Running a drone photography business in Wyoming has its own set of challenges such as wind, cold, a traditional market, and heavy seasonal work.  During the typical slowdown in the winter, I adjust my drone maintenance routine to make sure when things pick back up in the springtime, my fleet of DJI drones are ready to rock.

  1. Battery care.  This is the #1 thing you can do to for wintertime drone care.  DJI batteries aren’t cheap, so I’ve always babied them and this has paid off.  I always store them at a storage charge and during the winter I ensure they’re kept at room temperature.  No garage storage here.  My old workhorse Inspire 1 Pro drone will be five years old this year and all six batteries are still at least 90% total capacity.
  2. Software updates.  Drone giant DJI is notorious for frequent, unannounced software updates.  As great as their hardware is, DJI’s software QA bubbas leave a bit to be desired.  There’s a lot of things that you should to with your drone to make sure any latent bugs don’t affect your drone.
    • Recalibrate the IMU and compass each time you update the firmware.
    • Make sure each battery’s software is updated with the firmware (this is particularly important with the TB50s from the Inspire 2).
    • Double check the C1, C2, and other customizable button settings to make sure they haven’t been reset.
    • Restore Advanced flight modes if the toggle was turned off, which happens frequently during DJI firmware updates.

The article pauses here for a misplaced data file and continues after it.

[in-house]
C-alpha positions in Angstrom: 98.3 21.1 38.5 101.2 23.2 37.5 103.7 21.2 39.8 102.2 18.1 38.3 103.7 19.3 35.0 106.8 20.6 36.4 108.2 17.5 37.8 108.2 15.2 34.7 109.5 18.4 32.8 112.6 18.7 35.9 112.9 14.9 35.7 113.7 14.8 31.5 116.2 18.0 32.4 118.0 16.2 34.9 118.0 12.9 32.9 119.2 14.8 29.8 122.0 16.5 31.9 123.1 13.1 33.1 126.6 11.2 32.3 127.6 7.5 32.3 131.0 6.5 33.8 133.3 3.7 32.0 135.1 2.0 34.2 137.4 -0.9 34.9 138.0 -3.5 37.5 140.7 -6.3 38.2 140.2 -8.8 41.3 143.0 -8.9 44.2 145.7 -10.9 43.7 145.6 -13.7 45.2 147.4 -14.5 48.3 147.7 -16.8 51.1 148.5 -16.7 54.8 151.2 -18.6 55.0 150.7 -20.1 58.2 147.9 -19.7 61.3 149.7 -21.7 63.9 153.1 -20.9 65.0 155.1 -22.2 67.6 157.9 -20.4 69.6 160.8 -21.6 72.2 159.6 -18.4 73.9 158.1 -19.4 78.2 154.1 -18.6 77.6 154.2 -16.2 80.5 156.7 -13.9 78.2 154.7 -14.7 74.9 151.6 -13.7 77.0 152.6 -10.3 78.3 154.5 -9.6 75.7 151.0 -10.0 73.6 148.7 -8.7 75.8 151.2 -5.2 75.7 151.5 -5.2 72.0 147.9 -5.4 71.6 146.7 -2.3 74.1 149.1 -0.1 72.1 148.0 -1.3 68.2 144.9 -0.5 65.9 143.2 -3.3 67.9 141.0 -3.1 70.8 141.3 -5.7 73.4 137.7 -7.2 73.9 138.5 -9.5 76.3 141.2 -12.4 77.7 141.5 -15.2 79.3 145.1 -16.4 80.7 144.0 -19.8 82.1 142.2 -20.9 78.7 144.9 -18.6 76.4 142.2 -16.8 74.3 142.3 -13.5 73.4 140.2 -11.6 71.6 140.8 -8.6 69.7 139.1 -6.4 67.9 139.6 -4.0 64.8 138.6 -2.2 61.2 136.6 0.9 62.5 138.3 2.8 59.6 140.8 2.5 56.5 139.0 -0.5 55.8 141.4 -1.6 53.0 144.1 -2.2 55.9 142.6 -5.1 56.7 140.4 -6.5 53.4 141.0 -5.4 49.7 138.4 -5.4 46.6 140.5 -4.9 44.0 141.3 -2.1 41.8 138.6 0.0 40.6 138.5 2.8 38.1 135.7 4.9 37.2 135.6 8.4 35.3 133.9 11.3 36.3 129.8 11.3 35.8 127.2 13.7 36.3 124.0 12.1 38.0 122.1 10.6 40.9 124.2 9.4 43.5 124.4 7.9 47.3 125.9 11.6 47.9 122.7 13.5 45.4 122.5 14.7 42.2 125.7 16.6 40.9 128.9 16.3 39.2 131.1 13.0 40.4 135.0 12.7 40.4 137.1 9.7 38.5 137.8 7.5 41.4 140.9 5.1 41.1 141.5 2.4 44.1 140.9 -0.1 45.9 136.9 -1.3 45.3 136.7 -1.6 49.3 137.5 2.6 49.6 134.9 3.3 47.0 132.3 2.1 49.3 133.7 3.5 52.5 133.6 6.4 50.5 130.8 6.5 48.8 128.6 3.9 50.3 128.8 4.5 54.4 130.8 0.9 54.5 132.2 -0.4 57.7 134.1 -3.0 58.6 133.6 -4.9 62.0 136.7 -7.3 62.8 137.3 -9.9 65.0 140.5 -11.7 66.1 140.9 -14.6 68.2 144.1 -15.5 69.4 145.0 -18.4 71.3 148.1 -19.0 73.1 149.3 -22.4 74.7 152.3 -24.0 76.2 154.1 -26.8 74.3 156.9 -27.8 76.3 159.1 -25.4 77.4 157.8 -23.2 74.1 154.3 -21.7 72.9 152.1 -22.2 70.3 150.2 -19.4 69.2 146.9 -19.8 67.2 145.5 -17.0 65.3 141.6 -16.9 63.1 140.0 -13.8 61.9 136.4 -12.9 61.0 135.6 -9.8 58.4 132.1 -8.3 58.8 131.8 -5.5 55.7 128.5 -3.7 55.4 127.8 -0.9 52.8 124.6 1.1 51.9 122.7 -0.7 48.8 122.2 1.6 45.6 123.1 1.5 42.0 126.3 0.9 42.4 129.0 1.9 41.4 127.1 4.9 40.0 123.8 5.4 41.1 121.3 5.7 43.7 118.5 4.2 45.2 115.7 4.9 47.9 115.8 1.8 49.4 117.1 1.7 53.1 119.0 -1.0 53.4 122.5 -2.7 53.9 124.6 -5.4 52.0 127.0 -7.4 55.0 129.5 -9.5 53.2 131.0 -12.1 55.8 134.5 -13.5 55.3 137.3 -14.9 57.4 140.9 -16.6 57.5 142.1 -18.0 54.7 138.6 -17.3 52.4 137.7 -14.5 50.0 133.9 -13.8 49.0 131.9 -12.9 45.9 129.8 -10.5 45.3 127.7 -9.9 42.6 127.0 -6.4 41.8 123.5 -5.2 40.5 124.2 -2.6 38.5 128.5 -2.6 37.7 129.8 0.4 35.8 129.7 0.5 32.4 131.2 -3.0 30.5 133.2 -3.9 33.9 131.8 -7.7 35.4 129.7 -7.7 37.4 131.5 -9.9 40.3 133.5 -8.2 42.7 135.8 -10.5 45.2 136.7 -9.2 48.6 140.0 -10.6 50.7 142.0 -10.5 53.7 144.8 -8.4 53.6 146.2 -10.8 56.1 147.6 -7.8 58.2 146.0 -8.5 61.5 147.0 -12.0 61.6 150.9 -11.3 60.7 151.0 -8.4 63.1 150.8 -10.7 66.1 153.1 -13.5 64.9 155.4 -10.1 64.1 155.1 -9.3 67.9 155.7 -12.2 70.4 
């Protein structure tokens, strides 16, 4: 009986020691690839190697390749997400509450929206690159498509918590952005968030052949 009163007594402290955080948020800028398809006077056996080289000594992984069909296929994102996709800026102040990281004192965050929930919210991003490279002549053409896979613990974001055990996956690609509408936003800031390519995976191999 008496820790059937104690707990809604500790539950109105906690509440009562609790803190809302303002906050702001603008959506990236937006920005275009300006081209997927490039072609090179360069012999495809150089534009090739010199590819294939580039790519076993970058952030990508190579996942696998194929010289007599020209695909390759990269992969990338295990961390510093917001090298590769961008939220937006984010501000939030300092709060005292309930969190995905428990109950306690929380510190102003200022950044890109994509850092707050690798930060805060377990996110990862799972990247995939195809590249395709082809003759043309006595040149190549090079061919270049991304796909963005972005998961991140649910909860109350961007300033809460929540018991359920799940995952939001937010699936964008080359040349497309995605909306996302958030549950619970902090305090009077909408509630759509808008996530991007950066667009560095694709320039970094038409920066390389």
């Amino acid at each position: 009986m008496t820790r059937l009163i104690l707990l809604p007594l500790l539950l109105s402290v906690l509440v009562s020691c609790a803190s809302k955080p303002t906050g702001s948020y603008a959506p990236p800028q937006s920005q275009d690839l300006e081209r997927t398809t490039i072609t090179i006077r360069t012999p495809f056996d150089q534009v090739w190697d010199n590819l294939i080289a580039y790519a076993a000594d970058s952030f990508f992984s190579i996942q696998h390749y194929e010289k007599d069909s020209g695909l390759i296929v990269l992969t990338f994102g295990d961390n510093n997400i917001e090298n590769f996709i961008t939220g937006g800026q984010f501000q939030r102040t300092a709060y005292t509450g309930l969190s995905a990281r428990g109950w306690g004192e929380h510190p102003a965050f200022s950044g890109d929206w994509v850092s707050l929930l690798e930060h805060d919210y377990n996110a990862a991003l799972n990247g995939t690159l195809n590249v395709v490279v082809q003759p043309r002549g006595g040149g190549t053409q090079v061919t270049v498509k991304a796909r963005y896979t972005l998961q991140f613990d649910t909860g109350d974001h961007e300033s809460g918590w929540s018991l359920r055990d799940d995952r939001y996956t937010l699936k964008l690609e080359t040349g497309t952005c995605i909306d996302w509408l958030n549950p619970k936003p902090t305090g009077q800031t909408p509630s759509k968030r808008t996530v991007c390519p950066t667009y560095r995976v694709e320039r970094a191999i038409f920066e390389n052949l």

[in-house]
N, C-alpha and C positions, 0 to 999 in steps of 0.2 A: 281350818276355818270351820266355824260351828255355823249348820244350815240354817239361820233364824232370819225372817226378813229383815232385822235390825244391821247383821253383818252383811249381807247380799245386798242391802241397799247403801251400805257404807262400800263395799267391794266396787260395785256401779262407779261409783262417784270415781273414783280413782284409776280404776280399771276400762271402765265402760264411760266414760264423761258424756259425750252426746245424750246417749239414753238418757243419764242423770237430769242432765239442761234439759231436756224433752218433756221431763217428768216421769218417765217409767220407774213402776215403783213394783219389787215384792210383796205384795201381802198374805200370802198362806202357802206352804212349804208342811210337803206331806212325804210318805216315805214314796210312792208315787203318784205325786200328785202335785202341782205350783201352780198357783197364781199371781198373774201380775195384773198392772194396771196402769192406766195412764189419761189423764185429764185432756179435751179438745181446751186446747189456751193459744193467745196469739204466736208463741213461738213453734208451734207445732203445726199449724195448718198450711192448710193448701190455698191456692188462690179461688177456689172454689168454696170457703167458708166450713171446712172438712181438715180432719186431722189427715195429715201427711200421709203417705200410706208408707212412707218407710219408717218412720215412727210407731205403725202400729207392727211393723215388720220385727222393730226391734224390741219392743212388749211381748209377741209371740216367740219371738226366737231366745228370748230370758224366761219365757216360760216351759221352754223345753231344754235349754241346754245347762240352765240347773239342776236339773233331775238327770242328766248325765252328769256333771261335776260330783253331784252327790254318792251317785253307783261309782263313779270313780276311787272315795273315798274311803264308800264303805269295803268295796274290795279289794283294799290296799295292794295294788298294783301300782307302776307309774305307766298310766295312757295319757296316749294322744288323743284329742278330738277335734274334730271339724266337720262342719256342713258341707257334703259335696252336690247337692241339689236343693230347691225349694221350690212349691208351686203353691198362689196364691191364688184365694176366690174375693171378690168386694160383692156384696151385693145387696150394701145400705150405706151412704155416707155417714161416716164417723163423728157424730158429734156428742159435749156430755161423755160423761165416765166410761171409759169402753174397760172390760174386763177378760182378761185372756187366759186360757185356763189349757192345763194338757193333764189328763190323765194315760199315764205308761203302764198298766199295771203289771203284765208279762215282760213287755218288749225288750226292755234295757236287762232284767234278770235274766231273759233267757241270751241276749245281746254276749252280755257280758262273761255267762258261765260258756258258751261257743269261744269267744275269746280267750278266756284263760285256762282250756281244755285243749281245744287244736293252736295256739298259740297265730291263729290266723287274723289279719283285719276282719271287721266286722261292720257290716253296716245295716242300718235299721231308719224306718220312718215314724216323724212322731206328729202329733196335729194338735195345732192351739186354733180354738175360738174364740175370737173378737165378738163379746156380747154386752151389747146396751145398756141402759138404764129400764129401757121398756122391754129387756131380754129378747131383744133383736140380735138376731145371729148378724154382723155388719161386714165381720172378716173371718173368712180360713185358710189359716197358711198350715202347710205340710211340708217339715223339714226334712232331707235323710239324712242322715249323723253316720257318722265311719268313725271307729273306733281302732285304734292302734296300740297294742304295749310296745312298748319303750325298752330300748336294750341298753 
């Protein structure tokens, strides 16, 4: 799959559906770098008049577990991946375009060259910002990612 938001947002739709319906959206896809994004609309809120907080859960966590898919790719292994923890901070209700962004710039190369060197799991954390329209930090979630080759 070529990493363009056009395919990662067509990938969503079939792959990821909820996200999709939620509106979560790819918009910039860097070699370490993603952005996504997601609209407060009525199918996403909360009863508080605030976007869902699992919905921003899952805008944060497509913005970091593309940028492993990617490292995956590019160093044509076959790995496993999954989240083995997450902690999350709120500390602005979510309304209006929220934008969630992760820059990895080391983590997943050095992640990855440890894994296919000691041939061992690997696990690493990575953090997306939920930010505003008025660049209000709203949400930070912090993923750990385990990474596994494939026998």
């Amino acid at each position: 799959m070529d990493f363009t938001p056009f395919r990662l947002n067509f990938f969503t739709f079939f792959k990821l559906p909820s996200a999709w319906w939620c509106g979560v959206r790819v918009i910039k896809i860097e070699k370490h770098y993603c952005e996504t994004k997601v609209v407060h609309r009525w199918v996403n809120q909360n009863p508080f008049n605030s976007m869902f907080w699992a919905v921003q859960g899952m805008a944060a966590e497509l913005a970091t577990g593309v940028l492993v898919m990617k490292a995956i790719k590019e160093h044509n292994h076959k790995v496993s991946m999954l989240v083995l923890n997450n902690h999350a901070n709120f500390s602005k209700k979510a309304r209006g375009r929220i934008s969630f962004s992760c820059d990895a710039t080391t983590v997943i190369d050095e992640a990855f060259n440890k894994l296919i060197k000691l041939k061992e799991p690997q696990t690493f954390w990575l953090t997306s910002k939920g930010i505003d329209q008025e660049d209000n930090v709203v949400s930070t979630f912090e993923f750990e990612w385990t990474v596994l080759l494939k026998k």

3. Optics care.  Let’s face it, the reason we’re flying drones in the first place is to get the data provided by the sensors.  Whether it be the X5S on the Inspire 2 or the Hasselblad L1D-20C (!) on the Mavic 2 Pro, these sensors need to be well cared for.  Winter downtime is a good opportunity to check the and clean the gimbals, dust the sensor in the X5S, and make sure everything is good to go.
  4. Airframe inspection.  While DJI builds a pretty high quality product, it’s important to check all the hardware to make sure nothing’s come loose from the constant vibrations.  During one of these inspections I found that the shroud covering on my Inspire 2 anti-vibration mount had come off at some point, leaving the thin, fragile wires exposed.

I hate not being able to fly my drones during the winter when Wyoming winds are at their highest, but taking advantage of the downtime allows for some much-needed life extension maintenance of the drone fleet.

  • Matt